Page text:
The Sumter ringleader of a scheme to use a chainsaw to lop off the hand of a mentally disabled man to get $671,000 in insurance proceeds may still have nearly half of it stashed away to use after he gets out of prison.
That was one clear implication of conflicting statements made in federal court Thursday before U.S. District Judge Cameron McGowan Currie, who questioned ringleader David Player and FBI agent Ron Grosse – the case lead investigator – in detail about what happened to all the money.
Player, 58, who pleaded guilty before Currie, admitted hatching the plot to lop off the left hand of Michael “Porky” Weaver, 52, between the wrist and elbow. Weaver, described as functionally illiterate and mentally incapacitated, now wears a hook.
After the 2008 chainsaw amputation, Player was able to get the insurance payoff because the mentally disabled Weaver regarded him “as a father figure,” according to prosecutors. Player already had power of attorney for Weaver and was handling Weaver’s monthly Social Security checks.
“We want to know what happened to the money,” Currie told Player as she grilled him on the cash.
“If you lie to me today – your guidelines go up and this will have a significant impact on your sentencing,” Currie, speaking in icy tones, told Player.
Under a plea agreement, Player pleaded guilty Thursday to the scheme in exchange for prosecutors dropping unrelated gun charges against him. Specifically, he pleaded to one count of felony mail fraud, meaning he received unlawful insurance payments via the U.S. mail.
Player admitted to Currie that he received some $671,000 in insurance proceeds after Weaver’s hand was cut off by a chainsaw-wielding friend on Player’s property after they all drank alcohol. They told medical personnel and the insurance company, The Hartford, they were clearing trees with a pole saw – a pole with a mini-chainsaw – when the incident happened.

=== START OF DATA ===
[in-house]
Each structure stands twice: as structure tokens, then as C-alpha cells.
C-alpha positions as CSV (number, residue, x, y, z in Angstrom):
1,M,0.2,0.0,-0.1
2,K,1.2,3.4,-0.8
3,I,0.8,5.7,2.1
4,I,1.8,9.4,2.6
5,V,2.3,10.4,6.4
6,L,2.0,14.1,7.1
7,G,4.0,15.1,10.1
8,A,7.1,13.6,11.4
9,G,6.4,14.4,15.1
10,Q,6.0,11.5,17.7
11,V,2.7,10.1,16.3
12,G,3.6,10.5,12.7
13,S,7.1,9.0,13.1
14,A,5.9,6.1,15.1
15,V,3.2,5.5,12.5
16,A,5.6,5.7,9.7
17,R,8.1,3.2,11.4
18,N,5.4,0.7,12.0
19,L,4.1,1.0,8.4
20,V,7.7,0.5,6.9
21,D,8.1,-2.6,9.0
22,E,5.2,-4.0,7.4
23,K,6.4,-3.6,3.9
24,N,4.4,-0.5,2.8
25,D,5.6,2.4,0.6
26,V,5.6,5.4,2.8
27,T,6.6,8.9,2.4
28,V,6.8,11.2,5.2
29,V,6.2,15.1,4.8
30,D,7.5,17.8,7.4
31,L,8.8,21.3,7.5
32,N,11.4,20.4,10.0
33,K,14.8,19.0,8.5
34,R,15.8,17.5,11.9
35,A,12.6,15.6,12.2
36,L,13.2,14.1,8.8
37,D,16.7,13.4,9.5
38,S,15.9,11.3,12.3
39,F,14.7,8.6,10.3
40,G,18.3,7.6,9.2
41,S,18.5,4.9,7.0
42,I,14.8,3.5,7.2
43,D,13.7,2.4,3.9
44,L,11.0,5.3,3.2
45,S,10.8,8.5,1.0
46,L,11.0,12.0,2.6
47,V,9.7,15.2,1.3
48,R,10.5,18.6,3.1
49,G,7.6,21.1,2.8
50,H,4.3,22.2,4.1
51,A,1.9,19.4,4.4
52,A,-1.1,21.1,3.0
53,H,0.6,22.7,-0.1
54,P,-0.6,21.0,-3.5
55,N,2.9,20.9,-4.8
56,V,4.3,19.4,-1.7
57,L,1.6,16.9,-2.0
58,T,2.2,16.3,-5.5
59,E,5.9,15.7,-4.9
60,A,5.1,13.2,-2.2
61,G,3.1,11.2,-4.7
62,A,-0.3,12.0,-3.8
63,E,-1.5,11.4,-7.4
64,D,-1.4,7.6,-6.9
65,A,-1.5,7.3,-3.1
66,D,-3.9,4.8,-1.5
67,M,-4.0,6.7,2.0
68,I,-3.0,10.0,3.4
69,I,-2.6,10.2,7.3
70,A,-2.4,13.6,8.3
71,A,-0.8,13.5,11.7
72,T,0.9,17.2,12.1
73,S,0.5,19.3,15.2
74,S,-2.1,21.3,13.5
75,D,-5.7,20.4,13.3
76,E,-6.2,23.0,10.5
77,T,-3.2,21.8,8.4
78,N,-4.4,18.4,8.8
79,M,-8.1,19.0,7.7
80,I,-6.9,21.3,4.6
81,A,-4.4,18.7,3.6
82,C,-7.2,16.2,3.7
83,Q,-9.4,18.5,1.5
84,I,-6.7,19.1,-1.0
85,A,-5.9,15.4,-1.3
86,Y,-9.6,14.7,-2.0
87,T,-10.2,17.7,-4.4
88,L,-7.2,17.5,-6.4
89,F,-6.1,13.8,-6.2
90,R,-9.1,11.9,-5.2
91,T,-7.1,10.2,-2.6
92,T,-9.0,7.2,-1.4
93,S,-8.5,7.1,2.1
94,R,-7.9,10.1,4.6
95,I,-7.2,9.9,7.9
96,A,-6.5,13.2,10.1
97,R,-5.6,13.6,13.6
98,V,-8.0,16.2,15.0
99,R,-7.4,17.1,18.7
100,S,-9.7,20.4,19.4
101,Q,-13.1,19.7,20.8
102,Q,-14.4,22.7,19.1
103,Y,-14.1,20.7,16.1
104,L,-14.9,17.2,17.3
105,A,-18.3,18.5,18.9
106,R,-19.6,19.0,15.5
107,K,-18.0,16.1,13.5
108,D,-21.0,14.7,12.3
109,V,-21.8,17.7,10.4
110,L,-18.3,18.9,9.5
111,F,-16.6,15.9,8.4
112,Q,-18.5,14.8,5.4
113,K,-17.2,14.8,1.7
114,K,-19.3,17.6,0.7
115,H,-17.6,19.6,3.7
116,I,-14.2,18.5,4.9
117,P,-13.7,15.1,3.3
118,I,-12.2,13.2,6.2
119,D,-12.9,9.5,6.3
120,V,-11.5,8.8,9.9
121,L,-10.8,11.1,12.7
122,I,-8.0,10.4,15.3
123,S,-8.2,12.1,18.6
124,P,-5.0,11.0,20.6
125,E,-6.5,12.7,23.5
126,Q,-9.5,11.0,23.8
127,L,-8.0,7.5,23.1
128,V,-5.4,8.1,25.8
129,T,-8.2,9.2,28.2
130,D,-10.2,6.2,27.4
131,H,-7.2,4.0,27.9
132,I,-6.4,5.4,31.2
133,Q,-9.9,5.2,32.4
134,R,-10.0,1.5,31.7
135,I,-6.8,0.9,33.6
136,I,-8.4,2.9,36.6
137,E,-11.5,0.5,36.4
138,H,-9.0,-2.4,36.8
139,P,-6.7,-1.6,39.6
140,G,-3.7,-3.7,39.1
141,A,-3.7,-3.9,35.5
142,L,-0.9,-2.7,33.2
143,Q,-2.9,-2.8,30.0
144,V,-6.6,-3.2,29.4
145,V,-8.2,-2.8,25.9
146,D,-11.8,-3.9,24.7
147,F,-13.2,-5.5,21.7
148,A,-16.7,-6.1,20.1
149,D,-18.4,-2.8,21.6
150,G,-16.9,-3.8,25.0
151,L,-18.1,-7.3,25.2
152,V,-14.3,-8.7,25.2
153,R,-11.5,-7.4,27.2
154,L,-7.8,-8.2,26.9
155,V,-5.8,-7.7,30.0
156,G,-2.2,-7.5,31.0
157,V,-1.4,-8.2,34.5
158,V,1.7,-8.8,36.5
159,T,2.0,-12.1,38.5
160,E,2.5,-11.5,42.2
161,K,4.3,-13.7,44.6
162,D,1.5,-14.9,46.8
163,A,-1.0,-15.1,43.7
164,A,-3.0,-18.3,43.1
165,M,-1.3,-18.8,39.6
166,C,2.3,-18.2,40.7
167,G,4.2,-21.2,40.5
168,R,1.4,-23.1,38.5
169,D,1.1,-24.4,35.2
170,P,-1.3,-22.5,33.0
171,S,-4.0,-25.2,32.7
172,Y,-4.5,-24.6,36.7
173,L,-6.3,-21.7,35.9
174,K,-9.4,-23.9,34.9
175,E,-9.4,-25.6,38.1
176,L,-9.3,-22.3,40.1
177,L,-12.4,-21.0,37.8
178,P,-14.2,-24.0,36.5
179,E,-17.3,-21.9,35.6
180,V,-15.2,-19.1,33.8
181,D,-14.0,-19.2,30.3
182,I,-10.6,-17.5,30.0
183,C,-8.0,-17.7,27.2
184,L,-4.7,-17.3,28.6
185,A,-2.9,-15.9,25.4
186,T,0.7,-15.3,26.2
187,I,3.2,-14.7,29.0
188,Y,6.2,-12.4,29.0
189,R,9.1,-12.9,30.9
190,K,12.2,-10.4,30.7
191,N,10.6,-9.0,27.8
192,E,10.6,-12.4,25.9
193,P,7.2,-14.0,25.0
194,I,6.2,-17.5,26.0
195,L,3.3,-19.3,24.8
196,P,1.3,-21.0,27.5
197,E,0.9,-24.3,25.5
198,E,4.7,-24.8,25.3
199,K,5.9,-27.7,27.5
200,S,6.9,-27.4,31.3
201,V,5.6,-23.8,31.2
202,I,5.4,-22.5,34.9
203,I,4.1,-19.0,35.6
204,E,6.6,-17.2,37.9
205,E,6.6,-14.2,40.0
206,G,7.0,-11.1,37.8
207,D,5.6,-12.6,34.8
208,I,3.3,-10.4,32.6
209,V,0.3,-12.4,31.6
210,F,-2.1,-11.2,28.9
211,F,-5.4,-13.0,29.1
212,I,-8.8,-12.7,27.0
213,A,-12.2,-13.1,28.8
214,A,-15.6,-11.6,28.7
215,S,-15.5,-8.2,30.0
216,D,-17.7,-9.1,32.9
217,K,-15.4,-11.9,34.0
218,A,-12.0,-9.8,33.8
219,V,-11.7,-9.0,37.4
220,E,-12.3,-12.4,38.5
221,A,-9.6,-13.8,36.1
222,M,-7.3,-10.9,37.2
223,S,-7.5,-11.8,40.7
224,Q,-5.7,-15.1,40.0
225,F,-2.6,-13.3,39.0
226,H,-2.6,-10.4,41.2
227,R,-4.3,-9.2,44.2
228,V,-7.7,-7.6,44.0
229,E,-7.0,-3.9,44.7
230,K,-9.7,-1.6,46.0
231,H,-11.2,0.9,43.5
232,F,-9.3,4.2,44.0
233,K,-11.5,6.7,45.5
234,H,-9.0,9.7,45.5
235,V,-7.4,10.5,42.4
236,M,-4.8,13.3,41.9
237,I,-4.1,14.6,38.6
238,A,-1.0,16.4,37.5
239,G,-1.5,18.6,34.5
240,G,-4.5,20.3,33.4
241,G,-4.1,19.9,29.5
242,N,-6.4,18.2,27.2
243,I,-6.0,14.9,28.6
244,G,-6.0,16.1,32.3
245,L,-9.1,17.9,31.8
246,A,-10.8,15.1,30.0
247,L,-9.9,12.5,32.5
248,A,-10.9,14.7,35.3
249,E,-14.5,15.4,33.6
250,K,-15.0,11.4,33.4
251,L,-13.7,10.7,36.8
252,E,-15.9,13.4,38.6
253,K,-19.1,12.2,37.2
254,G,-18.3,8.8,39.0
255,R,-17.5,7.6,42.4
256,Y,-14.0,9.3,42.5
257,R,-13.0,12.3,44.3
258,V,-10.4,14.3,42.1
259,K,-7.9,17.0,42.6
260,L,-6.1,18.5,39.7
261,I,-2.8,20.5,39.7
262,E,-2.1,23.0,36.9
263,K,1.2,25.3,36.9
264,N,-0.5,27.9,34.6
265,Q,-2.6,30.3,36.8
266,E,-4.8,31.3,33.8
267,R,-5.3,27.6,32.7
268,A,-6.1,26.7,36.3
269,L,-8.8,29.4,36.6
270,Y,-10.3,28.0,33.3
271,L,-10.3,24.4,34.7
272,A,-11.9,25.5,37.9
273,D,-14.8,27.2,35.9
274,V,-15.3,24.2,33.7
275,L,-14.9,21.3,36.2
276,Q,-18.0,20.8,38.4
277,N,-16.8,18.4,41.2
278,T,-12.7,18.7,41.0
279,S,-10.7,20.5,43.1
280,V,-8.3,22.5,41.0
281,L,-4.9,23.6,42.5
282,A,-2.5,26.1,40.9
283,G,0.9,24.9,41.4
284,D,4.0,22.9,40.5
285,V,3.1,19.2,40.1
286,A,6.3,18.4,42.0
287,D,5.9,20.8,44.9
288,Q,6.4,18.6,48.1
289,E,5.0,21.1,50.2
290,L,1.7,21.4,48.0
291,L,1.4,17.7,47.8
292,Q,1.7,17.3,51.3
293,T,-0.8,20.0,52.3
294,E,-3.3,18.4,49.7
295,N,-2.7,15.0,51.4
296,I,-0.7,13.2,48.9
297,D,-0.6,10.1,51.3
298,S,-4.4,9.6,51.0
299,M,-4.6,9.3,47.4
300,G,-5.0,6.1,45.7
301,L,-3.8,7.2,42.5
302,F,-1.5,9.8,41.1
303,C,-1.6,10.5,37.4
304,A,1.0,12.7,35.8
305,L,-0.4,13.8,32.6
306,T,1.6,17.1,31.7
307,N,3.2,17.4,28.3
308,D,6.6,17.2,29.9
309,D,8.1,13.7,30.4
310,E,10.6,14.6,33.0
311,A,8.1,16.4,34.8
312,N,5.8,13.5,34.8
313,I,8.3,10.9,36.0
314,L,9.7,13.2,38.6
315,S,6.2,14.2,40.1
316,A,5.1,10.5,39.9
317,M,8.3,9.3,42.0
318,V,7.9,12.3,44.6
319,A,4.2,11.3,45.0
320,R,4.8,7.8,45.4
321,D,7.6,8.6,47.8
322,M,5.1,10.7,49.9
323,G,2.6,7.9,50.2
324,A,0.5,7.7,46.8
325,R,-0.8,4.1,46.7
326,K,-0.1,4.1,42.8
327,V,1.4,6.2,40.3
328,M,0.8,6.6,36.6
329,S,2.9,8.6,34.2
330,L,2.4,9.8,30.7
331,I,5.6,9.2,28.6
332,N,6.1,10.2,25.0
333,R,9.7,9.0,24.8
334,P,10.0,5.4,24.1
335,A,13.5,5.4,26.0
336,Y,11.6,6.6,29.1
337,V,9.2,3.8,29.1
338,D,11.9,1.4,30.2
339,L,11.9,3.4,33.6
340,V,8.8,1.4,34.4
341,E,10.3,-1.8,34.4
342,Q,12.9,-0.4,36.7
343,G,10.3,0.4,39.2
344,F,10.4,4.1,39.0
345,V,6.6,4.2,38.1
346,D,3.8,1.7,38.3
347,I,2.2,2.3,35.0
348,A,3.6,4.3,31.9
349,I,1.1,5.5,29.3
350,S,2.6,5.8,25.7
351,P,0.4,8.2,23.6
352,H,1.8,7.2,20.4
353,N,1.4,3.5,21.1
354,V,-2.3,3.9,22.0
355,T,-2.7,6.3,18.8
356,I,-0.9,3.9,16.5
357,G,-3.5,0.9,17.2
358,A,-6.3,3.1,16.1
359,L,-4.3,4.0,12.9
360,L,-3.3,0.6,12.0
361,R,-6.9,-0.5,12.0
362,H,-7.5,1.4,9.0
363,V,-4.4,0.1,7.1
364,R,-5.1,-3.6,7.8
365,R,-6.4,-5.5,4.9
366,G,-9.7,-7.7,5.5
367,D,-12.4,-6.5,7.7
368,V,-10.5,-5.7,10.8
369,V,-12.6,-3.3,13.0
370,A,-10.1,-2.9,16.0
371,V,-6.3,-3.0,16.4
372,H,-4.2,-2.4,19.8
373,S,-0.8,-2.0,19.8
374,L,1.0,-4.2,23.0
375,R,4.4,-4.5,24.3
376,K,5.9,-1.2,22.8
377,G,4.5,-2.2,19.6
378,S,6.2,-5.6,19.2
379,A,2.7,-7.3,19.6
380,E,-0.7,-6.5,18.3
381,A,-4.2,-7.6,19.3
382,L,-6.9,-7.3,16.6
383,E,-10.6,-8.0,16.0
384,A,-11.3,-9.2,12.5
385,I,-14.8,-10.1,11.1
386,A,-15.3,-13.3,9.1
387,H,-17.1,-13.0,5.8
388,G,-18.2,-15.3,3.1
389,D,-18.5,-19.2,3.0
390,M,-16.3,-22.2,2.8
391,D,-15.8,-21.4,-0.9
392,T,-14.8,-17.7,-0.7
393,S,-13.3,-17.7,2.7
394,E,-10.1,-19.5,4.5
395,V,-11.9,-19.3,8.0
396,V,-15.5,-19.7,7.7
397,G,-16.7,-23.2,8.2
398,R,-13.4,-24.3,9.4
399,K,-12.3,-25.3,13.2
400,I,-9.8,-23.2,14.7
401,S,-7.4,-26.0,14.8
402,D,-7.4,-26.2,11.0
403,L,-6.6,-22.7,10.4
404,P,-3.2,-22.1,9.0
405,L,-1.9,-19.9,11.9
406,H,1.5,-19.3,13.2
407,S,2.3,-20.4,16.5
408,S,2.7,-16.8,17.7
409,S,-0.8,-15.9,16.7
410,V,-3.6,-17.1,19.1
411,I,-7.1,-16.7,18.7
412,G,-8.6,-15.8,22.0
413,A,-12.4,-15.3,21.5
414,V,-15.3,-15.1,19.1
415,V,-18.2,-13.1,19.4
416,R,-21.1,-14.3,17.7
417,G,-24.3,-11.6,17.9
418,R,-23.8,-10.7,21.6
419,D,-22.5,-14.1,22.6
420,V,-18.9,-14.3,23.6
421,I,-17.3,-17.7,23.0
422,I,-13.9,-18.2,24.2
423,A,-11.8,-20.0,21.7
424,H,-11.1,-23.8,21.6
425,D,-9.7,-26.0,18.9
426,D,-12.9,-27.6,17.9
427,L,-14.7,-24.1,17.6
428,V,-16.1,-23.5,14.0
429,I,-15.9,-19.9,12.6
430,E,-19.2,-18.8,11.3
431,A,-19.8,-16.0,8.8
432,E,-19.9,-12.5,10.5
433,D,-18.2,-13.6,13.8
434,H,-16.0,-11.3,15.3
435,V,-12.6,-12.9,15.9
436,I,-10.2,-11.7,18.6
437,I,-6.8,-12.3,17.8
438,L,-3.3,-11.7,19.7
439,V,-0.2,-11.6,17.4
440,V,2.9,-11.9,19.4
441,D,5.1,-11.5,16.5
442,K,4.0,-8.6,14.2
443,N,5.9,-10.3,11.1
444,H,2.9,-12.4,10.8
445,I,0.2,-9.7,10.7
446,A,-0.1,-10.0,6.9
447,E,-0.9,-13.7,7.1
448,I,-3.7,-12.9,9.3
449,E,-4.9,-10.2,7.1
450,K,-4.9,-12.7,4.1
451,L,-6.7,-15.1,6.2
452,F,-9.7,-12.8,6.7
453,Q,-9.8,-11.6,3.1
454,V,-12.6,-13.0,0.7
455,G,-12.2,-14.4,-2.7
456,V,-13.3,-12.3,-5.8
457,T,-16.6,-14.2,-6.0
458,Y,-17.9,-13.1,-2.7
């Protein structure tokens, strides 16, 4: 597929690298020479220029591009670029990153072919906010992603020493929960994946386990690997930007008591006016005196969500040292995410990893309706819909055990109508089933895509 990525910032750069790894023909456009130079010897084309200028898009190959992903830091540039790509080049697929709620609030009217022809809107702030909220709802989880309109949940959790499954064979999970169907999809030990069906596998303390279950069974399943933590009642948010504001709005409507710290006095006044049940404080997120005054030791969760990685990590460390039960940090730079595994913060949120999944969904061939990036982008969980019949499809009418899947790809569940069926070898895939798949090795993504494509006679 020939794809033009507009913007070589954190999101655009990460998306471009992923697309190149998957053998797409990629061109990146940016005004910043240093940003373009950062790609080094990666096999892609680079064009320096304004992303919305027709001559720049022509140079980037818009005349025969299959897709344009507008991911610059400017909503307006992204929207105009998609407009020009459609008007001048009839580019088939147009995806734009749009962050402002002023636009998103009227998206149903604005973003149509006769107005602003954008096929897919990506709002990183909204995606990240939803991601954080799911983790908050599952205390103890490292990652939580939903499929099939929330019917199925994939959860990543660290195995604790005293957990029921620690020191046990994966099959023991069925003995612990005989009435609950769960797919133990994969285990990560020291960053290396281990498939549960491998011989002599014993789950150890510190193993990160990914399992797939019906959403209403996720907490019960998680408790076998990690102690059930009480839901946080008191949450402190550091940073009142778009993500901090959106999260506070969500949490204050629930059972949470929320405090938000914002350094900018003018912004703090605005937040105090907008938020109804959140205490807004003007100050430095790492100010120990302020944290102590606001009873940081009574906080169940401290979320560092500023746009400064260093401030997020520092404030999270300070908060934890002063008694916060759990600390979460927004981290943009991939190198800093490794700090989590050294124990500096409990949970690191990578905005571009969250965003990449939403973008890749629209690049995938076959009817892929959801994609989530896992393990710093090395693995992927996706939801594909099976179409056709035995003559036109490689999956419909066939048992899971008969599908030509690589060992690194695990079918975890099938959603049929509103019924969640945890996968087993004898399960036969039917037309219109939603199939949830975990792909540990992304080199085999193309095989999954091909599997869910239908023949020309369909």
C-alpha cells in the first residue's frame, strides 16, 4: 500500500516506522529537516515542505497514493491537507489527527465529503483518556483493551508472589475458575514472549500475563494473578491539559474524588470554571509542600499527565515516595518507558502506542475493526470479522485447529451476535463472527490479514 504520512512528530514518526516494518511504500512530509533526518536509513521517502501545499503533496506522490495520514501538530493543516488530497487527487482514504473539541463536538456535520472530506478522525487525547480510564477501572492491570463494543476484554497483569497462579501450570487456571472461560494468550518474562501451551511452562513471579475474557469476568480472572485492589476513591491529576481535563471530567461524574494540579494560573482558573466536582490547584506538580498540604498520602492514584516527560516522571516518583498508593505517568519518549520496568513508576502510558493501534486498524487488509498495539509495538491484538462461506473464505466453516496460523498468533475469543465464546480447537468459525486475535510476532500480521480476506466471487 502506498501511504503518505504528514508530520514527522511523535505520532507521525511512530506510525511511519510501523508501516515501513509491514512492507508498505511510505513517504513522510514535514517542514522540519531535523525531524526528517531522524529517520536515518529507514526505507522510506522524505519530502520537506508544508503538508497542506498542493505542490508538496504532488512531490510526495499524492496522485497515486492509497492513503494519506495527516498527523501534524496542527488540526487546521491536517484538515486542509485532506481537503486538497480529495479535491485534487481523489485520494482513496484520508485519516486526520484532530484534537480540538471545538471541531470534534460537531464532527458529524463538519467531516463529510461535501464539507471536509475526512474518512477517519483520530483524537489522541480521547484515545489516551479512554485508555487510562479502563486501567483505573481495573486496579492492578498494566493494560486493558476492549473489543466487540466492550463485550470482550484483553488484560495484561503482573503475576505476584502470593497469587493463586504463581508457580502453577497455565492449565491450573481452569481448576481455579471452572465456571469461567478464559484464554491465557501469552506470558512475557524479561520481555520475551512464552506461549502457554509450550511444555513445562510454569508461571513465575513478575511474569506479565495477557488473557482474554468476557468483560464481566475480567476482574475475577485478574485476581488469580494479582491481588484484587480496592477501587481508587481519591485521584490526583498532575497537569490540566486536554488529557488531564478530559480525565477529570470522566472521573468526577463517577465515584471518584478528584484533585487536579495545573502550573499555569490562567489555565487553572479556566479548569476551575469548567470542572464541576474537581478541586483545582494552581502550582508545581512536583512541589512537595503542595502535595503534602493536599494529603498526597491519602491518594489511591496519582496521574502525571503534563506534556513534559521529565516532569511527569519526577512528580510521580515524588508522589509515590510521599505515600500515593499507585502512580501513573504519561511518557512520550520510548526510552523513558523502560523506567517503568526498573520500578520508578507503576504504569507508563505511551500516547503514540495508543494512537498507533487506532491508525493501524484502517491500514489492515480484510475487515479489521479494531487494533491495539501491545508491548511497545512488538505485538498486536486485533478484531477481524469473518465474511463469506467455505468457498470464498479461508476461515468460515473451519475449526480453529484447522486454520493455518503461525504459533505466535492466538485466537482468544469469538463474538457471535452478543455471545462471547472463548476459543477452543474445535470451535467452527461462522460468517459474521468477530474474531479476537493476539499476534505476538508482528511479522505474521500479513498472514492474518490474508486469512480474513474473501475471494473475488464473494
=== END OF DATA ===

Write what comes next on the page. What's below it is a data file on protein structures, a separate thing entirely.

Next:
Of the $671,000, some $80,000 went to an attorney who helped get the money from the insurance company. That left about $590,000. Another $80,000 went to pay for Player’s divorce. Another $14,000 to $26,000 went to build an auto repair shop.
Earlier this year, as of February, there was some $300,000 in insurance proceeds left in a Sumter bank. The money has since been withdrawn.
That much, prosecutors and Player agreed on.
Player told Currie that he withdrew the money at Weaver’s direction and gave the $300,000 in cash to him.
Currie then asked Grosse his version of events.
The FBI agent told the judge that Weaver was so mentally incompetent he wouldn’t know “what to do with $5, let alone $500,000.”
Grosse said a lot of the insurance proceeds were “eaten up over two-three years by Mr. Player. He had no other income to speak of. He lived on the insurance money.”
Grosse made it clear that he didn’t believe that Weaver wound up with the $300,000 Player withdrew from the bank. “Mr. Weaver benefitted, if anything, very little. He still lives in the same camper he always did. It’s a hovel. I don’t know how he lives there.
“Player gave him money for beer and cigarettes and maybe a little bit of food – the rest of it was used by Mr. Player.”
After hearing Grosse, Currie said, “Mr. Player, you are on the edge of a dangerous precipice.”
Currie said she will sentence Player on Dec. 14, after federal officials do their routine pre-sentence investigation. To be eligible for the reduced sentence most defendants get if they plead guilty, Player must accept responsibility for his crime, which means he must tell the truth about where all the insurance money is.
Prosecutors described Weaver as a willing participant in the scheme, but said his mental capacity was so diminished it wouldn’t have been appropriate to charge him.
Another participant, Gerald “Trey” Hardin III, 34, pleaded guilty last month. A self-described crack cocaine addict, Hardin had known Player since Hardin was young. Hardin would have testified against Player if Player had not pleaded guilty. Hardin said he got some $5,000 and a car for his role in the scheme.
The break in the case that resulted in Hardin’s plea didn’t come until 2009. Player’s wife, who had filed for divorce, passed along information she had found in a briefcase to her lawyer, who tipped the FBI.
Weaver’s attorney, Edye Moran, said, “Michael Weaver is a vulnerable victim in this case, and he has been a vulnerable victim throughout.”
Reach Monk at (803) 771-8344.